So even if the added modules mix up the experience and break it out of its repetitive loop, it’s harder to enjoy this deduction game when it largely doesn’t give me the ability or satisfaction of actually deducing things. True, there are still some clever moments of picking the perfect tile and positioning it in the perfect spot that reveals the exact information your team needs. But the practice of observing and recording data has a pretty limited satisfaction ceiling for me.
1 Play (4 Players)
Cascadia ís the type game that I was only willing to try if the opportunity landed right in my lap. I knew enough about its style of play to understand that it clearly wasn’t a good match for me, but the sheer cornucopia of awards, acclaim, and success it has earned certainly had me curious. Lo and behold, the chance to try this 2021 darling indeed landed square in my lap during my recent visit to Dice Tower West. I was cleaning up a table after another thrilling session of Zoo Vadis when some friendly gamers sat down at the other end of the table with a copy of Cascadia in one hand and a “players wanted” sign in the other. How could I say no?
None of us knew how to play, so I whipped out my phone and pulled up Kyle’s How to Play video https://youtu.be/tXIlRg0RwGE (thanks Kyle!) and we learned the rules in a flash. Before long, we were deep in the wilderness of Cascadia spreading out habitats and claiming wildlife. Much like its spiritual sibling, Calico, Cascadia features pure drafting mixed with thinky tile arrangement. Only here, you aren’t tying your plans into as many knots because you can spread your hexes in any direction (and the scoring is more forgiving). Cascadia is all about building large habitats and connecting wildlife according to the dictates of the scoring cards.
The smooth pace and serene setting of Cascadia is undoubtedly its standout offering: draft a pairing of tile and animal and then add them to your player area. This style of play has been aptly titled the “Take & Make” genre by fellow gamer and blogger, Qwertymartin, in his Cascadia review “Anatomy of a Modern Hit.” https://boardgamegeek.com/blogpost/130608/cascadia-anatomy-modern-hit It’s hard to find a more welcoming type of gaming than one where players gently claim stuff from a market and then puzzle it together in their own protected area. But it’s hard to solve one problem without creating another, and in this case it seems that depth and drama are sacrificed at the throne of mass appeal.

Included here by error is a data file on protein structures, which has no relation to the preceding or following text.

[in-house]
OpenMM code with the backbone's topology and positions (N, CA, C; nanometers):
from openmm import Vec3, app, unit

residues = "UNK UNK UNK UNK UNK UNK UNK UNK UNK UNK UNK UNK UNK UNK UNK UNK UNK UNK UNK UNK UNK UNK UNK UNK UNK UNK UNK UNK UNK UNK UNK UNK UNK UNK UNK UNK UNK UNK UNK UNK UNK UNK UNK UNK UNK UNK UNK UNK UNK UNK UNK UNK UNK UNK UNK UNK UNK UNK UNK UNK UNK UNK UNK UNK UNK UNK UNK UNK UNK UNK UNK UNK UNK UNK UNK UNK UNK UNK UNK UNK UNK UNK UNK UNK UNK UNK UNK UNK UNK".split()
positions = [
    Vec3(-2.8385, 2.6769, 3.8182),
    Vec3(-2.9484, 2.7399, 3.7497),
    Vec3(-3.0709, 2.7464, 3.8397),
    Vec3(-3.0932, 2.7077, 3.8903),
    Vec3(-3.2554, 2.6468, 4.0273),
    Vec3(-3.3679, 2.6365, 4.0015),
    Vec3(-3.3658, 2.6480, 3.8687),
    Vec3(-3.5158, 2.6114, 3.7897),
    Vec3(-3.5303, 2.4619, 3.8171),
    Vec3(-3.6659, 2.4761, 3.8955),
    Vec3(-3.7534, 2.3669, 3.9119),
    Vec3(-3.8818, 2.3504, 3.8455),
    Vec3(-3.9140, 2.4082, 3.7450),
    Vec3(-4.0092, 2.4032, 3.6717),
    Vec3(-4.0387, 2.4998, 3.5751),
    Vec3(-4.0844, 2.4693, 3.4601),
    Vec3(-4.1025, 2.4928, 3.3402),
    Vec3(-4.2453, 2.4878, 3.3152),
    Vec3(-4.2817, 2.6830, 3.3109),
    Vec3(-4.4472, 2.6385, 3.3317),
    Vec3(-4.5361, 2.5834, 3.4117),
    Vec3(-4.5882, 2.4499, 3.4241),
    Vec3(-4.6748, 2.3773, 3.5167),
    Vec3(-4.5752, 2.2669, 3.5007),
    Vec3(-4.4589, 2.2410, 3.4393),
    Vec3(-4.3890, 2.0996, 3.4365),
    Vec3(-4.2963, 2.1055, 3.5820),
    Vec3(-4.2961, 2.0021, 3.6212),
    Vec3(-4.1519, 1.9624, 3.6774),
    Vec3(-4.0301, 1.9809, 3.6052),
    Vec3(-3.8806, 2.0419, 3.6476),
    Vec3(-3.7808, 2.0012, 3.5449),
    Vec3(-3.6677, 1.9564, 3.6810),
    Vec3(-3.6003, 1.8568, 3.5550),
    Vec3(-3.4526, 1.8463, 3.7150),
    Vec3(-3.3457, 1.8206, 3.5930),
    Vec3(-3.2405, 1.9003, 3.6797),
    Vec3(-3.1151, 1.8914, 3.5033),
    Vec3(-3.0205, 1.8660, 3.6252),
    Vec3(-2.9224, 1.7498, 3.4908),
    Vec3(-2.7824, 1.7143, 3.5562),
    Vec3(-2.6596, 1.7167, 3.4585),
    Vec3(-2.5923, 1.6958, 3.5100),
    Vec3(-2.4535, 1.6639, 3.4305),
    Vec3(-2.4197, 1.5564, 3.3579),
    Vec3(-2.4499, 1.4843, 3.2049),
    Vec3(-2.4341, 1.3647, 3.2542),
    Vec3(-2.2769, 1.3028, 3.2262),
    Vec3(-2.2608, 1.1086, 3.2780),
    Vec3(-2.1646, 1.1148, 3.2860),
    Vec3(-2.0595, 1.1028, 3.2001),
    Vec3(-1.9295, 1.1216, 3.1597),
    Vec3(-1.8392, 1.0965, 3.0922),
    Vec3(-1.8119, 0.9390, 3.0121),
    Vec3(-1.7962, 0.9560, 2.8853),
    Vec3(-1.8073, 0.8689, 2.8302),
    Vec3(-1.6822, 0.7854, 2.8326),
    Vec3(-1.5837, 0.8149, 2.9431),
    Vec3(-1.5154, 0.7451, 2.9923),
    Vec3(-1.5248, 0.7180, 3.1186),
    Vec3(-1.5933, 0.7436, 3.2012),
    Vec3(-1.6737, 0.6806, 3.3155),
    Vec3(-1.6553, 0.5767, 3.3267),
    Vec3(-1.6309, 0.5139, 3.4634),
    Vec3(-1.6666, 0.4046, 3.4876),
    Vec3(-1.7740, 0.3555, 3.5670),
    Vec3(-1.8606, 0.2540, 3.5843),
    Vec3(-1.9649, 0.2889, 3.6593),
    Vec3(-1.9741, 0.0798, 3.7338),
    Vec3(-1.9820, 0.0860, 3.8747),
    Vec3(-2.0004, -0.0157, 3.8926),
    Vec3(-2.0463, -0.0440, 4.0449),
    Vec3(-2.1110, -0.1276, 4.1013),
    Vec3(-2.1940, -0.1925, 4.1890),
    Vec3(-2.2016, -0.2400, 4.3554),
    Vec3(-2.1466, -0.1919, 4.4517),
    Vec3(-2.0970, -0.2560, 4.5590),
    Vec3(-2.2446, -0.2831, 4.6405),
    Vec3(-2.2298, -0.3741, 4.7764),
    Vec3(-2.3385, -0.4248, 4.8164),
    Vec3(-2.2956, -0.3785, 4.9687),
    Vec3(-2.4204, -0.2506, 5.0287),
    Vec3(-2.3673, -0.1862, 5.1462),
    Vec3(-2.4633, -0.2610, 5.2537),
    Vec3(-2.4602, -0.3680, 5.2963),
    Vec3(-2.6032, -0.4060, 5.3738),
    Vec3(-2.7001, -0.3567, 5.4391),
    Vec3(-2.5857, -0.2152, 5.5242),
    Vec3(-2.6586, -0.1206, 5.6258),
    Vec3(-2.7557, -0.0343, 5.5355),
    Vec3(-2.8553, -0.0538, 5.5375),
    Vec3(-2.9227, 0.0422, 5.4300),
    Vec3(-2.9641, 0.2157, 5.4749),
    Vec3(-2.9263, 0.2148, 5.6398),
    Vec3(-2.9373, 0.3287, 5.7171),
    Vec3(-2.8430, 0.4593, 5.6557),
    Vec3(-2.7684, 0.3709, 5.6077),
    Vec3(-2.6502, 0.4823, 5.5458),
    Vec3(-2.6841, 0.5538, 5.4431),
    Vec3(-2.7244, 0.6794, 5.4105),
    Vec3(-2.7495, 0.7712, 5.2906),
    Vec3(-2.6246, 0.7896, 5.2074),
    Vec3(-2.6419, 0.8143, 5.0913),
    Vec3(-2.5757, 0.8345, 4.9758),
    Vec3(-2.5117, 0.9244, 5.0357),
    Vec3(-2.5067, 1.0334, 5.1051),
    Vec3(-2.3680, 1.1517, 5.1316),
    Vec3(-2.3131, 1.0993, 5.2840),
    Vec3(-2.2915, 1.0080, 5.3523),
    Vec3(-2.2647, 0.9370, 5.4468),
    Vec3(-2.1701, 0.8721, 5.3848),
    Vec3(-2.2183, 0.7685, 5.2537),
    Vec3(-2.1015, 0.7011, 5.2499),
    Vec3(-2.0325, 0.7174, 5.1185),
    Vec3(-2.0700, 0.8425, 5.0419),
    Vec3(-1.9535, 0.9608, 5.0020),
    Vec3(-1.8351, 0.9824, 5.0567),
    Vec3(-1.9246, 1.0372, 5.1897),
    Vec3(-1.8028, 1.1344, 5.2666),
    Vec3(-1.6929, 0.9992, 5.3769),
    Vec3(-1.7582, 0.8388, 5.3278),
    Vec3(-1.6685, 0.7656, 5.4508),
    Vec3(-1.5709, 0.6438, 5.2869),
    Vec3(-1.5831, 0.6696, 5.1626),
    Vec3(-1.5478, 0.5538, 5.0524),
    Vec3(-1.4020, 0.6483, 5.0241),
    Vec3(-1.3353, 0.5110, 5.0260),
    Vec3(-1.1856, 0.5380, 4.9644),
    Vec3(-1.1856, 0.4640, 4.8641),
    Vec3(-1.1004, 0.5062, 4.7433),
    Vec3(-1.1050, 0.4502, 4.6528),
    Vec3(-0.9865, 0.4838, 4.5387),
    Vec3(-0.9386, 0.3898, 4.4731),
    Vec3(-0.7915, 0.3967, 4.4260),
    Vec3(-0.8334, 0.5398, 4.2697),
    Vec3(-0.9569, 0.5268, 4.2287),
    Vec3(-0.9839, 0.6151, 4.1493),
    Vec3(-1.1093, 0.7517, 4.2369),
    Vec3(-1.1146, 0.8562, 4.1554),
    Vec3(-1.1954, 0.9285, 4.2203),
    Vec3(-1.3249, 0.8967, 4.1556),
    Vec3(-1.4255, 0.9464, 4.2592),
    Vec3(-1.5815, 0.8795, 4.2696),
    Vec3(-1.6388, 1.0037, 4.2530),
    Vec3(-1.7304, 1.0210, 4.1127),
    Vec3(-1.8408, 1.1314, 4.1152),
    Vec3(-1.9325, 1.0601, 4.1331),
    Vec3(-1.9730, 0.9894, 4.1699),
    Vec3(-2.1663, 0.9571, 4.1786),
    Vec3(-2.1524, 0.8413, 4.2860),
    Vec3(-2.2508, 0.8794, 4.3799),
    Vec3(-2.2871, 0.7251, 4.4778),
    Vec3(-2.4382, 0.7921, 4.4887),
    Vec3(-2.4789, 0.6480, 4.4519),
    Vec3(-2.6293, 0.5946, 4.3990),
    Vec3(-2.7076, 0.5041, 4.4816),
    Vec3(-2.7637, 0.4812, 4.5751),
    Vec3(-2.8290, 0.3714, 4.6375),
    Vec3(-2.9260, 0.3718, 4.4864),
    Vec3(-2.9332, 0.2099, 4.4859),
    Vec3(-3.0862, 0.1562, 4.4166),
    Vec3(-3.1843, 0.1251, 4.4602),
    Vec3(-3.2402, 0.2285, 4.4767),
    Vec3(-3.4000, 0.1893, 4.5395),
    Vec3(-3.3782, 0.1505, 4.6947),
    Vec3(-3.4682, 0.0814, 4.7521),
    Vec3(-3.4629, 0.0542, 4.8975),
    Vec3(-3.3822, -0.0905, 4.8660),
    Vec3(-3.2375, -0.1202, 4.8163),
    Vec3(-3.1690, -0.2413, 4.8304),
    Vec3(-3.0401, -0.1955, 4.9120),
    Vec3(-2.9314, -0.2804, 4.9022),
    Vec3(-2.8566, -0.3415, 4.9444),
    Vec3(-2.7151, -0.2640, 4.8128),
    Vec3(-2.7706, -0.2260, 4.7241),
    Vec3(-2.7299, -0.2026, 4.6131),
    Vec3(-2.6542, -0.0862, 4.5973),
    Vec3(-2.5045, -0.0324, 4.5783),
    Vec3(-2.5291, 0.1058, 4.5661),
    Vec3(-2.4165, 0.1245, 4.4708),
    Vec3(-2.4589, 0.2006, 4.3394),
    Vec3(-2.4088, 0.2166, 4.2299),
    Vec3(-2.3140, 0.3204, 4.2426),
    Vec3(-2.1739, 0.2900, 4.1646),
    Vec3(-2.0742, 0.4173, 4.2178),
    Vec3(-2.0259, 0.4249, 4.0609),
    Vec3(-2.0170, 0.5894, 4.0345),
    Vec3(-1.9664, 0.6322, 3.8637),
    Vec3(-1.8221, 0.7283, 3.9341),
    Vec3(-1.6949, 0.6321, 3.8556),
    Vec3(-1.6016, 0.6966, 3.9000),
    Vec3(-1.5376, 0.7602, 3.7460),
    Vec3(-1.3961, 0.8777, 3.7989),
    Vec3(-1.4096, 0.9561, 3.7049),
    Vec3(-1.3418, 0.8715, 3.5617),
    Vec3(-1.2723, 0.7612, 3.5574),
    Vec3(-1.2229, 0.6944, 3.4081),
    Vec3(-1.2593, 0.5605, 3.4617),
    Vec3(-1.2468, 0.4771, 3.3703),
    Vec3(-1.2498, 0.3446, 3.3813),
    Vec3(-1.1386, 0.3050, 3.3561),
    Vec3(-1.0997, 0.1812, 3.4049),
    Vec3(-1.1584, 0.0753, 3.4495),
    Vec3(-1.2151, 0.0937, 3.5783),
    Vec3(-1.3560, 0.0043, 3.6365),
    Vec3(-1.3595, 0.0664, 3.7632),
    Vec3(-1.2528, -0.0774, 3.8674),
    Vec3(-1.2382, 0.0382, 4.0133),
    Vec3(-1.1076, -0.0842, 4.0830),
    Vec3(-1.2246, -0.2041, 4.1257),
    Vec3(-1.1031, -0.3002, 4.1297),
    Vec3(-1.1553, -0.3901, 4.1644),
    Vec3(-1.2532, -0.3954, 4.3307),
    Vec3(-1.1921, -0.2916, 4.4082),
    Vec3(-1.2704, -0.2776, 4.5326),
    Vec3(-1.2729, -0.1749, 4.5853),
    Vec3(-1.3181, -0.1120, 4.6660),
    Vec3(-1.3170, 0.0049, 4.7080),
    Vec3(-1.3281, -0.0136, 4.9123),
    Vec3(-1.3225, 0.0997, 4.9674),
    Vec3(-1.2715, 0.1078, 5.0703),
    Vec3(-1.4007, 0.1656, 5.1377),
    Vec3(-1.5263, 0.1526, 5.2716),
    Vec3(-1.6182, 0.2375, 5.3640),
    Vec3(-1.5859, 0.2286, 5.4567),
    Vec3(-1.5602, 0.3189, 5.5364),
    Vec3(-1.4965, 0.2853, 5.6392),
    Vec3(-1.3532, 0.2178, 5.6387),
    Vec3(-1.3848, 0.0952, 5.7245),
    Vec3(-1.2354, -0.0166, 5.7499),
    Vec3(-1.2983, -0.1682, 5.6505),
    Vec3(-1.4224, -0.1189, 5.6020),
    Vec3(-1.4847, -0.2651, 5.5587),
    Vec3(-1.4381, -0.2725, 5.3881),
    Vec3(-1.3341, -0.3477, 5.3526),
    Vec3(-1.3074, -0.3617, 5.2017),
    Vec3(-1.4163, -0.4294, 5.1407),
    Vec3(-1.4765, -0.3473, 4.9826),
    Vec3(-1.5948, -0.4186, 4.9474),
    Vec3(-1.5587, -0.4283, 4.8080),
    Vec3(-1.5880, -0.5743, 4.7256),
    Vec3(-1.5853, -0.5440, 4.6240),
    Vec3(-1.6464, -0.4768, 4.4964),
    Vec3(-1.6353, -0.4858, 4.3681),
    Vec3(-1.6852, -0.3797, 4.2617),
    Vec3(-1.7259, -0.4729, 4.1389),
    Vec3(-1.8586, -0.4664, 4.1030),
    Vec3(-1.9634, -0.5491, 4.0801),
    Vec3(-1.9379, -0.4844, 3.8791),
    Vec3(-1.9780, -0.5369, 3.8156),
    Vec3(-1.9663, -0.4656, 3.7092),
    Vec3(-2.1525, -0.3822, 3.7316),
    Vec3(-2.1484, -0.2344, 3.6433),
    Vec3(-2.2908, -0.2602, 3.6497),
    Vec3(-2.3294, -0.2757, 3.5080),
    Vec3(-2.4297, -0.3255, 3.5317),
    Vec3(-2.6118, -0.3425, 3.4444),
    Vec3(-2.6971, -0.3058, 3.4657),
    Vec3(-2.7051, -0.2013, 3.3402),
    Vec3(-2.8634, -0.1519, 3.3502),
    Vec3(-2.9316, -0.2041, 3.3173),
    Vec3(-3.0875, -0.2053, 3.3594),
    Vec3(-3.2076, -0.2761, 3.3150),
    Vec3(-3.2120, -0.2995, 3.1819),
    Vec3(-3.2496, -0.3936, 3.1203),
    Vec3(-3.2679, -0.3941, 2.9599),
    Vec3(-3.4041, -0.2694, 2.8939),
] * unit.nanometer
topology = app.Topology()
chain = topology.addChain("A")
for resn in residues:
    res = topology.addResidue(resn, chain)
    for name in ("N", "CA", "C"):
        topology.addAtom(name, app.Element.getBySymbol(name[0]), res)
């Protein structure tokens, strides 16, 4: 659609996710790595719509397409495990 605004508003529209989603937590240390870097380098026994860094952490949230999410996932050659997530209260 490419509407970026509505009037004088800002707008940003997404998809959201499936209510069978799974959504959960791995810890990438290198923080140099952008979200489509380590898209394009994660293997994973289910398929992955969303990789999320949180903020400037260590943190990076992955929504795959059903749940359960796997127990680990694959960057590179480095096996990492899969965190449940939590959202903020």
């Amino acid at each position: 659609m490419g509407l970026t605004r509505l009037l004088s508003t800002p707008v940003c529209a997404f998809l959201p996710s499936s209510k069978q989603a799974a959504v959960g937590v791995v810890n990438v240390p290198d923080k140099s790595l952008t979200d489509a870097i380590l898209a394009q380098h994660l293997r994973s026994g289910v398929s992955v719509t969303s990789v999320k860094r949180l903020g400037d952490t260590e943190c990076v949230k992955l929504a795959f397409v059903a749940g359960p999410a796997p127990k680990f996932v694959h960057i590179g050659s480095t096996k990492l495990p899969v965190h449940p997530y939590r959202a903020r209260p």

In an industry landscape where so many hobbyists follow the cult of the new — trying a game once… maybeeee twice… before abandoning it to an eternal bookshelf purgatory — approachability and novelty tend to reign supreme. Gone are the days where most gamers would dive deep into the same title across multiple plays with the same group. This current landscape is one where hot new games like Cascadia manage to thrive and even reign supreme with the top rating of all abstract games on Board Game Geek. Meanwhile, proven classics like Tigris & Euphrates, Jaipur, or Pandemic end up being knocked lower and lower down the ladder with every passing year.
There’s nothing wrong with new games standing on the shoulders of giants or surpassing the classics. But this caffeinated consumerist trend has noticeably incentivized creators to prioritize novelty and approachability over depth or replayability. Meanwhile, the x-factor that makes me hungry to return to any given game is its hidden depth, its nuanced interactions, its unfolding layers, its unexpected surprises, and its rewarding of experience and experimentation. I get plenty hyped about new games just like everyone else, but novelty and hype are nothing more than a brief sugar rush in comparison to the protein and nutrients that replaying a deep game provides. It’s my favorite games — those old reliables — that keep my passion for this hobby healthy and thriving. That’s why designers like Cole Wehrle, Reiner Knizia, and Paolo Mori have such a strong presence in my Top 50 Games of all time https://bitewinggames.com/top-50-board-games-of-all-time-2022-edition-games-50-26/ — they design for depth and nuance rather than fads or friendly first plays.
Ultimately, I can look at Cascadia and appreciate it for the solid product it is… Yet, I’ll simultaneously shrug my shoulders and move on to more compelling experiences.
1 Play (4 Players)
Lookout! The SWAT is coming!! No, not that kind of S.W.A.T. I’m referring to the bug squishing kind.